Tuesday, July 21, 2009

For all of our wounded warriors

See here (hat tip to my hubby for sending this to me). You can find out more about the Wounded Warriors Project here. You can donate to the project here.

Sunday, July 19, 2009

Anonymous postings are the last vestiges of cowards.

After reading the latest barrage of comments over at Wild Wild West's post about late grades (here), which managed to get picked up by the Wall Street Journal's law blog (here), I have to confess that I'm stunned that so many people feel compelled to post vitriol anonymously. Based on the tenor of their comments, I'm going to assume that the bulk of the anonymous posts were written by law students.

Even on the theory that law students often don't make the connection that they're actually going to be lawyers after they graduate and pass the bar, surely they realize that they'll have to sign letters and pleadings with their names as lawyers and that they won't be able to hide behind "Anonymous" sobriquets then? So why do they--as well as so many others--hide behind anonymous postings on blogs?

I doubt that most of them have a true fear of retribution. There are people in the world who can fear retribution: those who suffer abuse in relationships; those who are here seeking asylum from other governments; those on the wrong end of power imbalances with very nasty bosses. Those reasons are good ones for seeking anonymity. Lobbing nastygrams, especially without investigating the reasons that may have caused the complained-about situation in the first place? Not a good reason.

To you budding lawyers out there who are writing anonymous comments on the Wild Wild Law post above: maybe you should be anonymous. Were I to write some of what you've written, I'd be ashamed, too. When you become lawyers, though, you'll have to stop behaving so childishly. I'd be a lot more impressed with you if you'd have the courage of your convictions and sign your name to your comments. I have.

Saturday, July 18, 2009

A once-in-a-lifetime opportunity to relive Apollo 11.

Check out Wechoosethemoon.org. You can listen to what NASA heard 40 years ago.

Forty years ago, I was young enough to think that going to the moon wasn't a big deal. Now I know that it was a miracle--the science worked; the people involved worked up to their potential; and for a brief moment, everyone on Earth got to see an achievement of truly international import. As an adult, I love the space program and all that it brings us.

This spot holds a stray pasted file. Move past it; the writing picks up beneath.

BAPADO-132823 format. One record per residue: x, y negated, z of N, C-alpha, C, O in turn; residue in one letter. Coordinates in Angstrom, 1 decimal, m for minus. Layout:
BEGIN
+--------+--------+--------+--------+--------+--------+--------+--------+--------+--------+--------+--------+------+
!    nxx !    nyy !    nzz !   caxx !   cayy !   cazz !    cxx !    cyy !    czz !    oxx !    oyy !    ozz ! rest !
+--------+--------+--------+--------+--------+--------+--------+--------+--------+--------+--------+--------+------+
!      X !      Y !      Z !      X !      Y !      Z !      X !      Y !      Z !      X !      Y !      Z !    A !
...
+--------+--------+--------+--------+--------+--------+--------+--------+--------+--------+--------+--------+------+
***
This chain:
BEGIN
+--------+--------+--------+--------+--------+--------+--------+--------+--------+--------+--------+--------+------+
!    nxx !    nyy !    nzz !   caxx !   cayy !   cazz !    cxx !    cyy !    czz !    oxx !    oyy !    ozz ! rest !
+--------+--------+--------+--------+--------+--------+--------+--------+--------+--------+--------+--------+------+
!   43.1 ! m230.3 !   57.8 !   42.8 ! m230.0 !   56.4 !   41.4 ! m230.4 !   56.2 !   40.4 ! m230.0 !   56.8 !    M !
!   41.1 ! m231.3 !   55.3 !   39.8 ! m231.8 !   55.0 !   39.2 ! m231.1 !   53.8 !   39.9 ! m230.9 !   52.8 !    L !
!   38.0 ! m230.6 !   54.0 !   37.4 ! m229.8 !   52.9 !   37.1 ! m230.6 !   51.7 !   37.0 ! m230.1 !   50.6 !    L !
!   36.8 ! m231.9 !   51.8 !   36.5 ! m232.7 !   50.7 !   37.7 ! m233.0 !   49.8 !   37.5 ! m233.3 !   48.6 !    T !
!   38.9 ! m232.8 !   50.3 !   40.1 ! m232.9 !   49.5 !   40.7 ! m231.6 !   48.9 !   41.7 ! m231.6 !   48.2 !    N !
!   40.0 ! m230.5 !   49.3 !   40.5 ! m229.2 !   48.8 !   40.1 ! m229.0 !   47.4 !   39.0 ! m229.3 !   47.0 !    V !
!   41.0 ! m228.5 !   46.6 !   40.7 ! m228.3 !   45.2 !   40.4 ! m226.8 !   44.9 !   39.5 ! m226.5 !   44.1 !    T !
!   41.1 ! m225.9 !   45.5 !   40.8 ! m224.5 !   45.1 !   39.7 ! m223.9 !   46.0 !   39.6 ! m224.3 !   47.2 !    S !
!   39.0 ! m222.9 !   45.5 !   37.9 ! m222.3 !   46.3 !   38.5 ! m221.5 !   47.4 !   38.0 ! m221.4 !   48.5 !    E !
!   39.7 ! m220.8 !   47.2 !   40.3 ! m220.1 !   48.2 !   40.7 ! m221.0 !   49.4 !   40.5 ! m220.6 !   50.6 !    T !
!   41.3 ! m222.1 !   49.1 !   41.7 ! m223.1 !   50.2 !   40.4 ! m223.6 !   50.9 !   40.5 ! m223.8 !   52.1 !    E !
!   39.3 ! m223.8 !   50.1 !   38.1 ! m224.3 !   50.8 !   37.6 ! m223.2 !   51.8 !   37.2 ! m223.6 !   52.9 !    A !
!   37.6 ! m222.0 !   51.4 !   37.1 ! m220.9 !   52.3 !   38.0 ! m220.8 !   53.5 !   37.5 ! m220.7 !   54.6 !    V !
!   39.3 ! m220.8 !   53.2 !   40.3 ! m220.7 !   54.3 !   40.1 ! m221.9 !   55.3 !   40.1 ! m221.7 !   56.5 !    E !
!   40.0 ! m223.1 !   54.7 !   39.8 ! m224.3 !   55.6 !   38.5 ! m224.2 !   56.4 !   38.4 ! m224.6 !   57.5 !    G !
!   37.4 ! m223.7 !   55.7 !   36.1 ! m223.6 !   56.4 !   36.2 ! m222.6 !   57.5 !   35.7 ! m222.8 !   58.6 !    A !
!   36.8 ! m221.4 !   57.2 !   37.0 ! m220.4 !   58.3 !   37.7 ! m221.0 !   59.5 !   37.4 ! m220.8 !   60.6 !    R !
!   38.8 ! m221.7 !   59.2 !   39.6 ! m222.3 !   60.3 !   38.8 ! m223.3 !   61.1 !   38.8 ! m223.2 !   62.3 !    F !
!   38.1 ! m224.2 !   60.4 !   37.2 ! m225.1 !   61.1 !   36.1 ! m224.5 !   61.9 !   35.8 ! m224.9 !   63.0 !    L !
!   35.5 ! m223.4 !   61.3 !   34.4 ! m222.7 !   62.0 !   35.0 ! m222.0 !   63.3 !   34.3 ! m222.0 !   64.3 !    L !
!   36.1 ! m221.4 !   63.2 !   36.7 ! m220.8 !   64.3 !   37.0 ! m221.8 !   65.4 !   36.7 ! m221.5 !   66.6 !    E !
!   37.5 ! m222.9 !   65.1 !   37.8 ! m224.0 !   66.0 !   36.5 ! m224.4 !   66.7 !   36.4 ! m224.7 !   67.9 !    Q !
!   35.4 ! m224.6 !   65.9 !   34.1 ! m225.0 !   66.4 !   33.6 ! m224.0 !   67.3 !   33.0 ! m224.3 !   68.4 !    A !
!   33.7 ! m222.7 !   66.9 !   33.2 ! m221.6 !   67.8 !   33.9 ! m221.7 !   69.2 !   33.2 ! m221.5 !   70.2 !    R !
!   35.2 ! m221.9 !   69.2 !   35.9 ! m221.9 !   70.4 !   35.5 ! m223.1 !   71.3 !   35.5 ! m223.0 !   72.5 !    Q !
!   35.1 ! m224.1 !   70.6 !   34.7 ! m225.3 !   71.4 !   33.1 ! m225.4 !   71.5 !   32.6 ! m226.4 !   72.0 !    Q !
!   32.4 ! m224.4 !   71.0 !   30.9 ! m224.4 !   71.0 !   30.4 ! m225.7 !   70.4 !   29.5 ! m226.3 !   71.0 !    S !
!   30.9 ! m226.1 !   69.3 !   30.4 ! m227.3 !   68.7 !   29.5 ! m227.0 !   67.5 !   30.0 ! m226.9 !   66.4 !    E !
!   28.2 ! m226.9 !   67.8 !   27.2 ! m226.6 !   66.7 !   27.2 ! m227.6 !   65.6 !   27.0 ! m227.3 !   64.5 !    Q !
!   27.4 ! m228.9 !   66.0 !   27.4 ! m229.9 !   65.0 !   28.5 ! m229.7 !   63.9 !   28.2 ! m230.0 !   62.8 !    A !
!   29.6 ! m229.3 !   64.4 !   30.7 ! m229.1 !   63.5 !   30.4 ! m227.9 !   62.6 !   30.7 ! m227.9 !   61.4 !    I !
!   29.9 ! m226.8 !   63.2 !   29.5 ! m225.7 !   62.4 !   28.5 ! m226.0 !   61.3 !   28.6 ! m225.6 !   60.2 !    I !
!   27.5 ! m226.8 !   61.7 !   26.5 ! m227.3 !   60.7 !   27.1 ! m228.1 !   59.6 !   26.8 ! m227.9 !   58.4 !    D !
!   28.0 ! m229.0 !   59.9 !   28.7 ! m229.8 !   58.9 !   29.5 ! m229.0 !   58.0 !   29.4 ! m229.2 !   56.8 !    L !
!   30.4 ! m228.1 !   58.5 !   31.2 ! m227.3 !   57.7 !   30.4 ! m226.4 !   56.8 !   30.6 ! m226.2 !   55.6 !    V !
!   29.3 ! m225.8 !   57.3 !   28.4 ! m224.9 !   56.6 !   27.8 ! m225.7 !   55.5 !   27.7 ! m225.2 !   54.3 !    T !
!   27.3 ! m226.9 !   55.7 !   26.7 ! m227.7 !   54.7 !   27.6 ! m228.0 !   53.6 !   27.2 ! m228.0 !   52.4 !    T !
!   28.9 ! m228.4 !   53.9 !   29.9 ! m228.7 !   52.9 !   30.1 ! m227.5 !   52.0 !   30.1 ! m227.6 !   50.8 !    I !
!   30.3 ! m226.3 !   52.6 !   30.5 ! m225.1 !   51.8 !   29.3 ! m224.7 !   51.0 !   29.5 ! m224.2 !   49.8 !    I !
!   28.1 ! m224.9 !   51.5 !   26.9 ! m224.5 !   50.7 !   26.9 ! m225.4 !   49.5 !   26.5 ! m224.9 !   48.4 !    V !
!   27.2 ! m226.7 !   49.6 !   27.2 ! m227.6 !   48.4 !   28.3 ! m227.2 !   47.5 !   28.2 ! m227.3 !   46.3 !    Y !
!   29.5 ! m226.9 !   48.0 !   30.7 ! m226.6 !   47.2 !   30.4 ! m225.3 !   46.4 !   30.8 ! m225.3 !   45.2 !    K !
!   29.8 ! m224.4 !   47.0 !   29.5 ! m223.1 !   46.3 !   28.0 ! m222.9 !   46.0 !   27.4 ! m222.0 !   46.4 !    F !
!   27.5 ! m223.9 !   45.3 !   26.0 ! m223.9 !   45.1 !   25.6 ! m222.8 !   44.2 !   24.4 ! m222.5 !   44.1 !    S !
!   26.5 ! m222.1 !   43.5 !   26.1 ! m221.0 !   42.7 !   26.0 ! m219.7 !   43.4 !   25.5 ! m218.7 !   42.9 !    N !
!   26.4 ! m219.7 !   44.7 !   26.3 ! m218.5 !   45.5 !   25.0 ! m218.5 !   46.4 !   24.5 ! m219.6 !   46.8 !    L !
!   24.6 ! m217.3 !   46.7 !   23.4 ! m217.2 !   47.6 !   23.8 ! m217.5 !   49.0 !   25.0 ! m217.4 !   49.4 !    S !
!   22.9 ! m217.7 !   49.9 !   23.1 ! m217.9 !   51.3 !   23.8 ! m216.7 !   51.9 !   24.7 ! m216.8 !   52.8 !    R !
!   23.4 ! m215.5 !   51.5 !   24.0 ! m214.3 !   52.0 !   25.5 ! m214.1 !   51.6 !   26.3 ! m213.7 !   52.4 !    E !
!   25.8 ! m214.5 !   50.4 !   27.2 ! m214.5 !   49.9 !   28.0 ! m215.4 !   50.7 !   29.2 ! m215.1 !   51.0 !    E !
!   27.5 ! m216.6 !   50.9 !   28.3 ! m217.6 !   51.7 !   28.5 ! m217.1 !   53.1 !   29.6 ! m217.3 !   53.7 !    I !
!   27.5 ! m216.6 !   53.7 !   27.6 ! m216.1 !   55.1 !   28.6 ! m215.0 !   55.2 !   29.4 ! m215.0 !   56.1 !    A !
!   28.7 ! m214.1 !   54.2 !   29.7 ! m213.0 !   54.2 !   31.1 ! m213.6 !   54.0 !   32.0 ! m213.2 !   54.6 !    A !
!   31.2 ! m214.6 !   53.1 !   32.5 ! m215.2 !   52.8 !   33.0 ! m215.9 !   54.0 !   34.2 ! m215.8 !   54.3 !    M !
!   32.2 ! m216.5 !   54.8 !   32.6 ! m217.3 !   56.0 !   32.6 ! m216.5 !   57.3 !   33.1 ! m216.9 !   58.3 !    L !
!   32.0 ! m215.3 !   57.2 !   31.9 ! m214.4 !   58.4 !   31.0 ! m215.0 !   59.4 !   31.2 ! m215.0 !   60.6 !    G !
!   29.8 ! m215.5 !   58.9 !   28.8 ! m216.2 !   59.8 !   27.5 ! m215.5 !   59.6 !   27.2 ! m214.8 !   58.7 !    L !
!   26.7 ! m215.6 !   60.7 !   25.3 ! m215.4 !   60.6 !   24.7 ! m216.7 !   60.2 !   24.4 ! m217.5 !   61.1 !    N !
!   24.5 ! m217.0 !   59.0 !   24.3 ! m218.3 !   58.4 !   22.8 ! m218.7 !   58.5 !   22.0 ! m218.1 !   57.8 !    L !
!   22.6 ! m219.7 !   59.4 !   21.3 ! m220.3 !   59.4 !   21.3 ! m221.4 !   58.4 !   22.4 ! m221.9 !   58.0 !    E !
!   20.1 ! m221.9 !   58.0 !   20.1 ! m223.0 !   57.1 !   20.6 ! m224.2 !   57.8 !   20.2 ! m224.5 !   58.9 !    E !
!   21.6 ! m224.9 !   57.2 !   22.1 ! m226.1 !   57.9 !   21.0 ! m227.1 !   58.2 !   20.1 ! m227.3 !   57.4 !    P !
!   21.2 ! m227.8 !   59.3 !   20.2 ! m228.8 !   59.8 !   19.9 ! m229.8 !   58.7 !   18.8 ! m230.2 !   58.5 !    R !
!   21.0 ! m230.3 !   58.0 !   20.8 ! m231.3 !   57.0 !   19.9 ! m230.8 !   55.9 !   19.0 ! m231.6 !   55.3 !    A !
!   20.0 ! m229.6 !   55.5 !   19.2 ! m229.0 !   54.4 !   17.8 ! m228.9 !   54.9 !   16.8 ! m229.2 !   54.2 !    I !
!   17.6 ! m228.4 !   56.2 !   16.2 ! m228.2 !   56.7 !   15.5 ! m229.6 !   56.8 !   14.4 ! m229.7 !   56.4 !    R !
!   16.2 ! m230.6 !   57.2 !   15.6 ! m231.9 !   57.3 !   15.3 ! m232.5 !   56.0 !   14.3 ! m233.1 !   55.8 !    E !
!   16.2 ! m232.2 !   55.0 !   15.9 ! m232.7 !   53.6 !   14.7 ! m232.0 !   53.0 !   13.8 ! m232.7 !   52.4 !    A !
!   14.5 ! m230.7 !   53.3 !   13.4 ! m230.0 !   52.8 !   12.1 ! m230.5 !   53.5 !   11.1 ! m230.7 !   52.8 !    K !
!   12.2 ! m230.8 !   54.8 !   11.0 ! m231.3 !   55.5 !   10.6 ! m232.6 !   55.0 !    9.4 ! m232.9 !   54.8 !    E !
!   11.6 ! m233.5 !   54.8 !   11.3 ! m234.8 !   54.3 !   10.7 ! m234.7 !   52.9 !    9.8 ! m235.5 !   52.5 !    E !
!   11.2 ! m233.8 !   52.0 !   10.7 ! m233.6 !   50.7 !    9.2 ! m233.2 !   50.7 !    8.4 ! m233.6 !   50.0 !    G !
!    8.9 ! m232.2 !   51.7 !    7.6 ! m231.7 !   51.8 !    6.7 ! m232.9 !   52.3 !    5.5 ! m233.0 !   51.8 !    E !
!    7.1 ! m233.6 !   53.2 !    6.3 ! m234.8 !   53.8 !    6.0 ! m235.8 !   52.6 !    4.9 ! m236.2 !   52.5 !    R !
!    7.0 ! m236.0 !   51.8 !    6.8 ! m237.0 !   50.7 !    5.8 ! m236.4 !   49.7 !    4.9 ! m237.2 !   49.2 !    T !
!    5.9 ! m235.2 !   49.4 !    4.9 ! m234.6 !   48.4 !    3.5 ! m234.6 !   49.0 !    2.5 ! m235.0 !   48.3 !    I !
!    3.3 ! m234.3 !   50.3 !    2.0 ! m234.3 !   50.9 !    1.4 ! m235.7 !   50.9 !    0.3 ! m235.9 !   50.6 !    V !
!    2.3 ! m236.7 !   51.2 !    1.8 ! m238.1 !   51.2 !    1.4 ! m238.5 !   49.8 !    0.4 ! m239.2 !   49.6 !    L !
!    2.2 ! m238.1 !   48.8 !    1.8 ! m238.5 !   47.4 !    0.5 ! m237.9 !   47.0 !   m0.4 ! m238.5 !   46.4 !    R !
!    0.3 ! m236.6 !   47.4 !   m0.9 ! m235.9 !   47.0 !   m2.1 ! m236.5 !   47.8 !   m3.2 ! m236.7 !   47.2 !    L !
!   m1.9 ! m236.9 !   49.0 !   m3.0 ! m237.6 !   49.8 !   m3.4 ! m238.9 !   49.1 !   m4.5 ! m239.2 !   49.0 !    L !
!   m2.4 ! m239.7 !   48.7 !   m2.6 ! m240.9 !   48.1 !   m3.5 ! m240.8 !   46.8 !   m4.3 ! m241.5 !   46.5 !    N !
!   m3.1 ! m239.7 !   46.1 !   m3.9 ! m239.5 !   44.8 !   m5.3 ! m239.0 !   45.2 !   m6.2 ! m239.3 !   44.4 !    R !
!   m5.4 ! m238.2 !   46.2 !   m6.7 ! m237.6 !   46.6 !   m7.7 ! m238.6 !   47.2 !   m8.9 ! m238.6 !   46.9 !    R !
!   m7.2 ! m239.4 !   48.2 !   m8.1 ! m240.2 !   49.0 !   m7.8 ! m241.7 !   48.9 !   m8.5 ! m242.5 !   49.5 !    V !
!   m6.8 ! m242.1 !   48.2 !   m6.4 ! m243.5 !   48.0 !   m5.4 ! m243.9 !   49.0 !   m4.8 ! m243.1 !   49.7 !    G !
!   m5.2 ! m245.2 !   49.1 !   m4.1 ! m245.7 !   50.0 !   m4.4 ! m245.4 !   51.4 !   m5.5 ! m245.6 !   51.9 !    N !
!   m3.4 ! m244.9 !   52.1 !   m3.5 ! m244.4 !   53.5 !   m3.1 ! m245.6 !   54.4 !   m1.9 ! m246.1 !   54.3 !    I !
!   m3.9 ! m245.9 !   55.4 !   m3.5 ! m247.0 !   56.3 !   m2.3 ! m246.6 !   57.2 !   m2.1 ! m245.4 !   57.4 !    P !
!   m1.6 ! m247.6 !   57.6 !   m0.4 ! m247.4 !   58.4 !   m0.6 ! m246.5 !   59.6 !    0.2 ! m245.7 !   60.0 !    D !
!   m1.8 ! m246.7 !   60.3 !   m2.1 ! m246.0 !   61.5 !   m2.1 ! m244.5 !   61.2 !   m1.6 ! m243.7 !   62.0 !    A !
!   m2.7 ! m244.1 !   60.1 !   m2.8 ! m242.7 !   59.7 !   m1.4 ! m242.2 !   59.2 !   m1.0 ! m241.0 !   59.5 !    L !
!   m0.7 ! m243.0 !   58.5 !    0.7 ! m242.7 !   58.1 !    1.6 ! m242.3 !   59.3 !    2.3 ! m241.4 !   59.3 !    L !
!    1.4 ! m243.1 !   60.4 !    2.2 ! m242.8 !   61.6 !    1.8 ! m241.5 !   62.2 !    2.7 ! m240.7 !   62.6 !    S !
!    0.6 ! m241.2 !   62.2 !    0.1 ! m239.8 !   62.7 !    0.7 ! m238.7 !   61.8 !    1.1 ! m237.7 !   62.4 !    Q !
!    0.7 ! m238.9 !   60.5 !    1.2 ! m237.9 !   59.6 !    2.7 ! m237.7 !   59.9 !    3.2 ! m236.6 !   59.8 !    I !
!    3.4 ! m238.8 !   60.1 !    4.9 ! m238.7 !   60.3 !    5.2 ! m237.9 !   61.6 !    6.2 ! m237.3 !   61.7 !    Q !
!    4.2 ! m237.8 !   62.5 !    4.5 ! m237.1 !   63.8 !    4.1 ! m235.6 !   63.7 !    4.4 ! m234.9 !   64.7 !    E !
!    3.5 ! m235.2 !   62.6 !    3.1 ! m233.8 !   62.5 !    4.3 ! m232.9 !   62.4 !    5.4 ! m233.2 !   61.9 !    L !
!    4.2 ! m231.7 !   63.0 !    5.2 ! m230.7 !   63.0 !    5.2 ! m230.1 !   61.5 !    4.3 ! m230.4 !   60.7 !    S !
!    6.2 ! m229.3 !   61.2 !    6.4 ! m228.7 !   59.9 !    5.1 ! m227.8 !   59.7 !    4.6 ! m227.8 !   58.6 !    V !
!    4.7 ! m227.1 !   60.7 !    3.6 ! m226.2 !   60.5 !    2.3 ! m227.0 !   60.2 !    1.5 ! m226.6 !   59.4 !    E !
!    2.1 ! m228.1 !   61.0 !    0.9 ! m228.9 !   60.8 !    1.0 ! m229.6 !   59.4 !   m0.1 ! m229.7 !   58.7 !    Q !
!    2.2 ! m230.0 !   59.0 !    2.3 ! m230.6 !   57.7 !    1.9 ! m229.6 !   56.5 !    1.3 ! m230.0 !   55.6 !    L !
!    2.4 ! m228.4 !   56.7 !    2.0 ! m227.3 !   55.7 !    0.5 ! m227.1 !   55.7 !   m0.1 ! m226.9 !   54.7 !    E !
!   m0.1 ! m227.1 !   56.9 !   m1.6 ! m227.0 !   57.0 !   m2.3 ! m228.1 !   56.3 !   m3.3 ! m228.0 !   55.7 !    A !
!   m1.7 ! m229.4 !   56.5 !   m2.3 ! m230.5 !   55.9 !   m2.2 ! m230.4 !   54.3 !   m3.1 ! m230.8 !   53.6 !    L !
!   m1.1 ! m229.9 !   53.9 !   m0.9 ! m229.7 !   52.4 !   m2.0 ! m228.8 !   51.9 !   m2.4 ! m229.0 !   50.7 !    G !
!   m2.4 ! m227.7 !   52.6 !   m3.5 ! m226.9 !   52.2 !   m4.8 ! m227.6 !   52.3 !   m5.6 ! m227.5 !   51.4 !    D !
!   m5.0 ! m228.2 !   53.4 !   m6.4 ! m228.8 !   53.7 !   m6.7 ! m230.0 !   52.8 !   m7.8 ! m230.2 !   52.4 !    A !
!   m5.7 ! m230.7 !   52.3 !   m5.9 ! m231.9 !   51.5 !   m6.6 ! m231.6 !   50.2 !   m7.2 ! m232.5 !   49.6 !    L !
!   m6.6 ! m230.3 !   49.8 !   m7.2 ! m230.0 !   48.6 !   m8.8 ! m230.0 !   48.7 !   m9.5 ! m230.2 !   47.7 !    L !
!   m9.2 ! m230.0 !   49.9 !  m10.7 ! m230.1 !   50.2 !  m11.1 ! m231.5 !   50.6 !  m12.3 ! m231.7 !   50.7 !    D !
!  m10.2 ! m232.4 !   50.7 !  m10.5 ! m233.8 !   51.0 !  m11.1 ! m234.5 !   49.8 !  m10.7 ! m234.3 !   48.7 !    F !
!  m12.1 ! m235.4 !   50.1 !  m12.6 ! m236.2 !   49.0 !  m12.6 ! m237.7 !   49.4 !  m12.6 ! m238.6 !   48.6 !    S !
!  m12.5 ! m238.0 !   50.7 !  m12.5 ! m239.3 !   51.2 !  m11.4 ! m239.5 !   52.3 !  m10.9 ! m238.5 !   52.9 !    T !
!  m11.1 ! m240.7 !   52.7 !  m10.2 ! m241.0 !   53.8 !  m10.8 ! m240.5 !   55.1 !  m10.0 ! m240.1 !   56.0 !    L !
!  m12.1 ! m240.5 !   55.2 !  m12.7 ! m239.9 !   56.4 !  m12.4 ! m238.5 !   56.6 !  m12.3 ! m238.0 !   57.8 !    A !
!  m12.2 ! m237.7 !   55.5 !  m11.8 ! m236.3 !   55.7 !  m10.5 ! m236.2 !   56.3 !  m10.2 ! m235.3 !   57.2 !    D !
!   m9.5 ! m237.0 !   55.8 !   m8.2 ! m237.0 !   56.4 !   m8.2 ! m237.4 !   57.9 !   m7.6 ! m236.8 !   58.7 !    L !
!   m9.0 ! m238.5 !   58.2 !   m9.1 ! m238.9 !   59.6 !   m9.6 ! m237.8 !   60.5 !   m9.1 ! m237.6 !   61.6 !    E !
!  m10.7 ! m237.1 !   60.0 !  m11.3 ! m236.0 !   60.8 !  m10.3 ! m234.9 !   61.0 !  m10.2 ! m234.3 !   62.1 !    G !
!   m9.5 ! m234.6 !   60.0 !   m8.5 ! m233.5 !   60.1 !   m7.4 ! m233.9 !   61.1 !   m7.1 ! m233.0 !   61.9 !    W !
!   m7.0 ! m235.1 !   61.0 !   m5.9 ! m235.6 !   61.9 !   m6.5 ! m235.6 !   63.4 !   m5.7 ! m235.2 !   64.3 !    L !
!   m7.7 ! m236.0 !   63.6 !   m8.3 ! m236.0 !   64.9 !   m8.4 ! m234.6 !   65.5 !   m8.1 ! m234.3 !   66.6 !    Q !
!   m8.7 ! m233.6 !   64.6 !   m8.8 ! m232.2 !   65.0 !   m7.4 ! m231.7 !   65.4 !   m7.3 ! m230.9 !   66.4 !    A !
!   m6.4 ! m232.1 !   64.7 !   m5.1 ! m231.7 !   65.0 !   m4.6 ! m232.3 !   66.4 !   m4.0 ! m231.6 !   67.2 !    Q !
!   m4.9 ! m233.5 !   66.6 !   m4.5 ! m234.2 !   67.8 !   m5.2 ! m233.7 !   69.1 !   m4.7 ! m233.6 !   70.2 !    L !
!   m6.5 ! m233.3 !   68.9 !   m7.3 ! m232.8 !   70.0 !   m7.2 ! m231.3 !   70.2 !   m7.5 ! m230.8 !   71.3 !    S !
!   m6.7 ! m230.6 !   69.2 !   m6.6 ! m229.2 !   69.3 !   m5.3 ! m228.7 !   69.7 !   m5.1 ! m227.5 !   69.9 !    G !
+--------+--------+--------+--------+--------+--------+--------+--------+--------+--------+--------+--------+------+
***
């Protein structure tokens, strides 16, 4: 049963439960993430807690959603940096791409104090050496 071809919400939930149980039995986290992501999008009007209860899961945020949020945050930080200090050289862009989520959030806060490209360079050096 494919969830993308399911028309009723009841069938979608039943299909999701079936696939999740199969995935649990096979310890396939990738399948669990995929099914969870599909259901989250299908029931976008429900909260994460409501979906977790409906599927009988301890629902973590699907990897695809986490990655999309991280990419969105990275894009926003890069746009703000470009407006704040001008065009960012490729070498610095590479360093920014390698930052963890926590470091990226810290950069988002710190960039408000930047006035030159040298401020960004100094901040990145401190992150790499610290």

Thanks, NASA--your people do so much for us!

Monday, July 13, 2009

This just in: cats outrank us.

Thanks to my brother-in-law, more proof that Grace and Shadow rule our roost: here. Considering all of the stupid human tricks that these two cats have trained us to perform, we're not surprised.

Monday, July 06, 2009

A fun read, part n

My buddy Andy Spalding is spending a year at the University of Mumbai, and here's what he's working on these days (here). Should be a fun read!

Political pressure, the rankings, and one law school's response

This morning, I read Larry Ribstein's post about the brouhaha between the Chicago Tribune and the University of Illinois Law School (here). Seems to me that we should have been discussing the pressure brought to bear on admissions years ago: pressure not just by highly connected politicians but also by powerful donors and alumni. There's a difference between strongly recommending someone for school (totally OK) and linking the failure to admit with a serious threat of retaliation (not at all OK).

Of course admissions decisions are affected by the additional benefits that some candidates bring to a school--and, within the range of acceptability (the ability of the candidate to perform decently at the school), I have no particular beef with the process. No admissions process has mathematical certainty, and there's plenty of room for leeway. At some point, of course, the candidate fails the blush test, and someone has to say no to the pressure.

How do the rankings fit in? Thanks to the weighting of LSAT and UGPA, the admission of more than, say, 25% of the class with candidates having low quantifiable indicators of success runs the risk of dropping a school's USNWR rankings. Schools may well be wary of accepting candidates with low quantifiable indicators who don't also have powerful outside references (the offsetting benefit), although many of these candidates can end up doing quite well in law school. (I'm pretty sure that I had the lowest LSAT in my Stanford Law entering class....)

In an era where we're getting angrier about corruption, Larry Ribstein is--again--quite right: get angry at the people exerting the pressure, not at the law schools that are victims of it.

Friday, July 03, 2009

A fresh take on rankings

Bridget Crawford has a fascinating post at Feminist Law Professors regarding ranking law schools using SSRN downloads (here). Hat tip to Paul Caron at TaxProf Blog for this one. Thanks, Paul!

Another ranking system that I'm eagerly anticipating is Green Bag's Deadwood Report (here).

Frankly, I'm trying to devise a ranking system based on the opportunities for the faculty, students, and alumni to network--something along the lines of measuring law review placements, clerkships, and careers 5, 10, and 20 years out. My theory (still working on it) is that there are really just three categories of law schools: the truly elite, distinguished more by the networking opportunities; the modal (most frequently occurring) law schools, which are good but don't have the same networking opportunities; and the truly sub-par schools, which provide few if any options for their graduates, especially with respect to bar passage. If anyone has any ideas for methodology, I'm open.